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What the Experts Say

Debbie Glasser, Special to The Miami Herald

Sometimes it sounds like there's an echo in our house.

"Please put your backpack away.''

"Please put your backpack away.''

"It's homework time.''

"It's homework time.''

"Don't forget to make your bed.''

"Don't forget to make your bed.''

The truth is, there are times when the best way to get my young children's attention and help them learn a new routine is to repeat myself - day after day.

But there's good news. According to researchers at McMaster and McGill universities in Canada, repeating may not be a last resort for harried parents but a useful and appropriate strategy to help children focus and learn.

While regularly asking the same thing over and over is not an effective (or recommended) way to communicate with kids, occasionally repeating a request - and introducing the same lesson more than once - may be just what young children need in order to learn new responsibilities and skills.

In a study published this month in Developmental Science, researchers found that the attention skills of children ages 6 to 10 are not yet at their peak proficiency.

"Young children often miss things that older children and adults more easily notice,'' said David Shore, co-author of the study and associate professor of psychology, neuroscience and behavior at McMaster University in Hamilton, Ontario. "Their ability to attend to important details is still progressing.

"As adults, we attend to objects and information because we've had a lifetime of experience doing this,'' he said. "But young children need more time - and practice - to learn.''

As busy parents, though, it's easy to call out a hurried request to a child without taking the time to explain it. In fact, we may be in such a rush that we fail to notice whether we even have their attention. As a result, we may be inadvertently pushing our children to follow our pace, rather than allowing them to learn and progress at their own speed.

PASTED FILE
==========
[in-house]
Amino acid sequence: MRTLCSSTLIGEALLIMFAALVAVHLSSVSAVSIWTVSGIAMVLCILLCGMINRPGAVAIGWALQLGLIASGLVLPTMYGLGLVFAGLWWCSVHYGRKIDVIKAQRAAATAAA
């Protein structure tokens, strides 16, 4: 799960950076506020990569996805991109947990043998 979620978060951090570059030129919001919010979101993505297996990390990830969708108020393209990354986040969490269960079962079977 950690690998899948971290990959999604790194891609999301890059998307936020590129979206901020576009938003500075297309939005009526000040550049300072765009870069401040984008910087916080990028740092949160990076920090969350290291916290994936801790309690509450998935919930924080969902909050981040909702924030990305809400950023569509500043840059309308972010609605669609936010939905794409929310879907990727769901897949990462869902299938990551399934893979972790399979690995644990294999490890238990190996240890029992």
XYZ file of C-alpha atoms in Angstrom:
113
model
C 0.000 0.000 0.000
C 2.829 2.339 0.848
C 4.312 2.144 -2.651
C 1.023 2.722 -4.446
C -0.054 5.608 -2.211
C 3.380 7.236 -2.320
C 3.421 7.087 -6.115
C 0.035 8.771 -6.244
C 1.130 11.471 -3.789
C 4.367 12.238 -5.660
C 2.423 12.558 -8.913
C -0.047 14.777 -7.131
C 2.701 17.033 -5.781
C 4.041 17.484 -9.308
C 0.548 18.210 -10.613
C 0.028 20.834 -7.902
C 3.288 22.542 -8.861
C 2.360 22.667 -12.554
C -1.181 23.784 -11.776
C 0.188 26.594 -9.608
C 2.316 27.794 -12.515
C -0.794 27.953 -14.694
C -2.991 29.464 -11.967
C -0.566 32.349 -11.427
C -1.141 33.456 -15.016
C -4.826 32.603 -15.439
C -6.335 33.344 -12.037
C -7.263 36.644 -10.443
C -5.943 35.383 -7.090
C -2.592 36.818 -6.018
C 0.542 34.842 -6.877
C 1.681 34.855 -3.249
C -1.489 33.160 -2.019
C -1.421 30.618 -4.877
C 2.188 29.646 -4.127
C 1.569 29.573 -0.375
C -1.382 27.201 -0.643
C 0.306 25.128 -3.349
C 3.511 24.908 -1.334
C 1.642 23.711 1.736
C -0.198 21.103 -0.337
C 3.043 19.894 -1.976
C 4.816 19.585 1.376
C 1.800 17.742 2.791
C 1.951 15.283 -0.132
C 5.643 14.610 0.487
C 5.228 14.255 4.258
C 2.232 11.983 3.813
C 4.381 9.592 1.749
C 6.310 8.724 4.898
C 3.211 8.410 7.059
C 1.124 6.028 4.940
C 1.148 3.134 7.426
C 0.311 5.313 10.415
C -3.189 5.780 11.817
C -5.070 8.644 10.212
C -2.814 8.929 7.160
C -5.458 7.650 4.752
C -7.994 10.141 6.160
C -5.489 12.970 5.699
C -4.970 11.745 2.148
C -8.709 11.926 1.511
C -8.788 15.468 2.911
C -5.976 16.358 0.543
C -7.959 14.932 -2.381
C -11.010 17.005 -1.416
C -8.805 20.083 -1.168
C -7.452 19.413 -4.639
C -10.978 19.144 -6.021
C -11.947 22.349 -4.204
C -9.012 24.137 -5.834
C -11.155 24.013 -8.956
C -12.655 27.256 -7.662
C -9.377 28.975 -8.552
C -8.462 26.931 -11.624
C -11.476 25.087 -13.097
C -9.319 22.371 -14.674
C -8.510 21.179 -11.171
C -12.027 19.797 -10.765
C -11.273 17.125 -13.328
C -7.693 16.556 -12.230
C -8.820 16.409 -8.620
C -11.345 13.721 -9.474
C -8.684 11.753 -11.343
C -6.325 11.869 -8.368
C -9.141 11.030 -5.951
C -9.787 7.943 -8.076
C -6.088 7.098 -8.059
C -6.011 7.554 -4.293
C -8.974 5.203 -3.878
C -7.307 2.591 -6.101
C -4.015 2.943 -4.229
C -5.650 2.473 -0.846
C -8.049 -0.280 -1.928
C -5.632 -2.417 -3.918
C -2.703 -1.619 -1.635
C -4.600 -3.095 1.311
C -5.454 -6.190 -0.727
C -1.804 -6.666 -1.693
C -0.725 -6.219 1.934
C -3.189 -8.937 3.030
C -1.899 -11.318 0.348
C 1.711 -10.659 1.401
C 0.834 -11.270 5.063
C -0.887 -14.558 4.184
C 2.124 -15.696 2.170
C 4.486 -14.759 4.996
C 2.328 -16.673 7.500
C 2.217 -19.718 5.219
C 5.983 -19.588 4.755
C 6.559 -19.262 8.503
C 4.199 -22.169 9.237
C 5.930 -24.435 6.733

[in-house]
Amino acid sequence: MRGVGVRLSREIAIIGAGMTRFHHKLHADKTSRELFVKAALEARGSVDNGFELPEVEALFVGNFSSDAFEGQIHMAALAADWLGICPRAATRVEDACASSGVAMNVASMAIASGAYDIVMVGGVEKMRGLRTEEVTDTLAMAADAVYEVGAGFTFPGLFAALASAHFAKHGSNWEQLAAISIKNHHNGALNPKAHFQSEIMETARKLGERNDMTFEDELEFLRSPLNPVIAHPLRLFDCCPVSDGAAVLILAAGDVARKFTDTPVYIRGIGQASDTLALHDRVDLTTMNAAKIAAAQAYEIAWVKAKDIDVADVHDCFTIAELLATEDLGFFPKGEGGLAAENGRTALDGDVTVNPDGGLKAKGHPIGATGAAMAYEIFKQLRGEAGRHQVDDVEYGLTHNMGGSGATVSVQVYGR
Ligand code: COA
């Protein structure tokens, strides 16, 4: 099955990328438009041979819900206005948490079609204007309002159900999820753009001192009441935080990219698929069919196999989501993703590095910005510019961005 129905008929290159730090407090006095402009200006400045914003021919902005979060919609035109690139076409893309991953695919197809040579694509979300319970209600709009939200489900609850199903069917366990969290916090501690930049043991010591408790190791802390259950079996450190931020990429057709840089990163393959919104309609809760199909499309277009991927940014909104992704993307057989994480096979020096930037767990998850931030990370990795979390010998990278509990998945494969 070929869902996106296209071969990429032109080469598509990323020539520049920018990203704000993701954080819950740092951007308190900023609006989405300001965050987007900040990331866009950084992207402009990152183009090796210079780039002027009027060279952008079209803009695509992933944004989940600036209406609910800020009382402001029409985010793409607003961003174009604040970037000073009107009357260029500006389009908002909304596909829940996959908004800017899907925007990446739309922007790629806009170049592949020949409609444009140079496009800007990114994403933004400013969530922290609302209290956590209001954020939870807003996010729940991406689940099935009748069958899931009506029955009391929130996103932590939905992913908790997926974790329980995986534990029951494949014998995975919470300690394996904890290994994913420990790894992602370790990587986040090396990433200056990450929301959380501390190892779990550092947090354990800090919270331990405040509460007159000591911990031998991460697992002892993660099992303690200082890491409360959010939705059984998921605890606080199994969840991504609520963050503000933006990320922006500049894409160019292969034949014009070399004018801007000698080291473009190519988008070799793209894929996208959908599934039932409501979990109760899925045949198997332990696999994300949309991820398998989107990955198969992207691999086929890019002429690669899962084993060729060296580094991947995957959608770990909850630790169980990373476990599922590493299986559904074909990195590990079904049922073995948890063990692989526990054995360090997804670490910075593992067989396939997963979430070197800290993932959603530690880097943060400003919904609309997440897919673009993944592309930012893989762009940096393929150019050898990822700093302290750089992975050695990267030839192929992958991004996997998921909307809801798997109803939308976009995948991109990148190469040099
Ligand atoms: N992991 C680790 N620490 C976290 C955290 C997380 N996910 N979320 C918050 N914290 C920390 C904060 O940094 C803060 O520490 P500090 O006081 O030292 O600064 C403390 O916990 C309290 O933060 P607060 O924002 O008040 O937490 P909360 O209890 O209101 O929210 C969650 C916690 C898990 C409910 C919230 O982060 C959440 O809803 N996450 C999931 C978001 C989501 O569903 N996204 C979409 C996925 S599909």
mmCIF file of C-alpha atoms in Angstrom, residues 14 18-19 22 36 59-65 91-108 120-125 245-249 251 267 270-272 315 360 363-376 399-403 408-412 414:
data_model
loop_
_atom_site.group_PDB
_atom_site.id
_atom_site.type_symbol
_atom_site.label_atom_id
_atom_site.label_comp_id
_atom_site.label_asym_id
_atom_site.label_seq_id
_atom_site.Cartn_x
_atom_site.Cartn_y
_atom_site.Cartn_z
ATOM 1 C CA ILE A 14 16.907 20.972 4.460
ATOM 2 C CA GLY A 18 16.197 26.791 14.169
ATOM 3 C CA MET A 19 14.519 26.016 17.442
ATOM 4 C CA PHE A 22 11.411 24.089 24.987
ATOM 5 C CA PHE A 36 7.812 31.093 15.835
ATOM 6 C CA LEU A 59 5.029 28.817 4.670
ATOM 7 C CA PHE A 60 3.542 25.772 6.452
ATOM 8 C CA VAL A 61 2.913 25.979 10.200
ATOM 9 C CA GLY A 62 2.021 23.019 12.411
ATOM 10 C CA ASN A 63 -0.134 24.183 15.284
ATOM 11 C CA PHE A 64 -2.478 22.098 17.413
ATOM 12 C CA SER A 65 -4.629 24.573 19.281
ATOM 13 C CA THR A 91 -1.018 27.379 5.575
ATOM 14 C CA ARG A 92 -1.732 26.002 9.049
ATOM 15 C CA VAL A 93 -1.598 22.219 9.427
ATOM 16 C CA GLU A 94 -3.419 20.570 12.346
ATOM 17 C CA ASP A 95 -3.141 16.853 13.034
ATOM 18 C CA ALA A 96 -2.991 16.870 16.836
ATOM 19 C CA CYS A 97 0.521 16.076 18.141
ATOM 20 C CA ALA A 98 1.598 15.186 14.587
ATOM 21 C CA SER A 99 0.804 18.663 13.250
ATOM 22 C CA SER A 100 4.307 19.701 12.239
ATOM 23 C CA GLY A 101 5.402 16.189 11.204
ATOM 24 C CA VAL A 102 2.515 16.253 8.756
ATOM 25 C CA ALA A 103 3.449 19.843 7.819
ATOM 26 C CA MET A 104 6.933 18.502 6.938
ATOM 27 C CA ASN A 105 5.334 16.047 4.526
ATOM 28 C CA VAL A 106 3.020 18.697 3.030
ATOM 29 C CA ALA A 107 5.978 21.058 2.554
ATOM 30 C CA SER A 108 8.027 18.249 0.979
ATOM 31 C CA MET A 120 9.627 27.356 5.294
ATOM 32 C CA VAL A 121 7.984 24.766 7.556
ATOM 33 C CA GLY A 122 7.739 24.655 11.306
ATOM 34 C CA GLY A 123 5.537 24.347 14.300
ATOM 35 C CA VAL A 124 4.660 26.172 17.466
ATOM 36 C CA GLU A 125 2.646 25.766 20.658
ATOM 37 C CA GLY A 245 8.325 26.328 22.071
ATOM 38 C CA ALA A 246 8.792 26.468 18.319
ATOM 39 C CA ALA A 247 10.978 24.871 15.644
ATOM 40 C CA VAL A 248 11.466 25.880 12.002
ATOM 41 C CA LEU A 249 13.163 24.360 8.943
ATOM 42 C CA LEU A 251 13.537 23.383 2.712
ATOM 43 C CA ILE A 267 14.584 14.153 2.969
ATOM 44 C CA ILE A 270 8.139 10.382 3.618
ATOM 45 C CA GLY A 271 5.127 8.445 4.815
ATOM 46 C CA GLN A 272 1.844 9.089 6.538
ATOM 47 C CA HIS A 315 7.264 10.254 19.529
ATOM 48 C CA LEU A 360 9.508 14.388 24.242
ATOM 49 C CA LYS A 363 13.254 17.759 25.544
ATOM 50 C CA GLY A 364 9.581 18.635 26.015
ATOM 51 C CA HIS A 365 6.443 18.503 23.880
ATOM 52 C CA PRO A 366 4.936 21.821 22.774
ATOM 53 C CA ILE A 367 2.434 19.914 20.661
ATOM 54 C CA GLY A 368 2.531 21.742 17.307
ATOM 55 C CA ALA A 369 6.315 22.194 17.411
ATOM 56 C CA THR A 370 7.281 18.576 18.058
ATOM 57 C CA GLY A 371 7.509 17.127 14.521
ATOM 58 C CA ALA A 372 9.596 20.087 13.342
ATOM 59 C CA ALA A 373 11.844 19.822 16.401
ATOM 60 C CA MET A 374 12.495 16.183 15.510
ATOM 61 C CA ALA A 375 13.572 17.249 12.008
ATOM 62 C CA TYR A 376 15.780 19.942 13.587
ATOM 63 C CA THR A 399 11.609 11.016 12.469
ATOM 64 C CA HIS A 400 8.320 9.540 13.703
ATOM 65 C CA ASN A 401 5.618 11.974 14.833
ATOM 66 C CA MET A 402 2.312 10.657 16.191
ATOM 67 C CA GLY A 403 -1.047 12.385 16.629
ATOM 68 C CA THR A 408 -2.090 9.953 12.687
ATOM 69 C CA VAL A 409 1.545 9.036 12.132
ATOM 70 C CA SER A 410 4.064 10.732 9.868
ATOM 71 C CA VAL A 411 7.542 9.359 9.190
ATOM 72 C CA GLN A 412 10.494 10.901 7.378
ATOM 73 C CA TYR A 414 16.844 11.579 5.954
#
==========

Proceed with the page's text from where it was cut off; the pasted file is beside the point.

"We may expect that our kids `get it' as quickly as we do,'' Shore said. "But when we force them to keep up with an adult pace, chances are they're going to miss things.

"The key,'' he said, "is to slow down, be patient, and find opportunities to repeat important details.''

According to Sondra Pestcoe, third-grade reading teacher at Imagine Charter School in Weston, there are a number of things we can do to help our young children focus their attention and cue in to details.

Here are some suggestions:

* Get their attention. "With young children, it's important to make eye contact and ensure you have their full attention before asking them something important or teaching a new skill,'' Pestcoe said.

* Say it again. Don't get into the habit of repeating everything you say. But if you ask your child something that requires multiple steps - or you're not sure if your child fully understands what's expected of her - then repeat the request if you think it will be helpful, Pestcoe said.

* Offer prompts. "Because each child has a unique learning style, it may be helpful to introduce a request or lesson in a variety of ways,'' Pestcoe said. For example, when you ask your child to put away her backpack after school, you might accompany this request with a visual cue - like a photo of her backpack posted over a hook where she can hang it.

* Break it down. "Not all kids are multi-taskers,'' Pestcoe said. "Young children may benefit when you break down tasks into smaller steps.'' Instead of saying, "Clean your room,'' you might say, "Please put your clothes in the hamper.'' Then wait and say, "Great. Now, please put your shoes in the closet.'' In time, your child will be able to clump tasks together on her own. In the meantime, suggested Pestcoe, start slowly and help your young child gradually build on these skills as she grows.

* Clarify. "Young children can be literal,'' Pestcoe said. "Don't assume that they understand exactly what you're asking. Be clear and specific.''

* Be positive. "When children follow through with a task - and when they master a new skill - give plenty of positive reinforcement,'' Pestcoe said.

* Give them time. Experts agree that each child develops at his or her own pace. "Sometimes the best approach is to slow down and take a pause,'' Shore said. "Wait a minute - or even a few seconds - and give your child time to process information. Sometimes, that's all they need.''

Debbie Glasser, Ph.D., is a licensed clinical psychologist and founder of NewsForParents.org, an online newsletter for parents.

She can be reached at debbie@NewsForParents.org.

Published: August 27, 2006
Copyright (c) 2006 The Miami Herald

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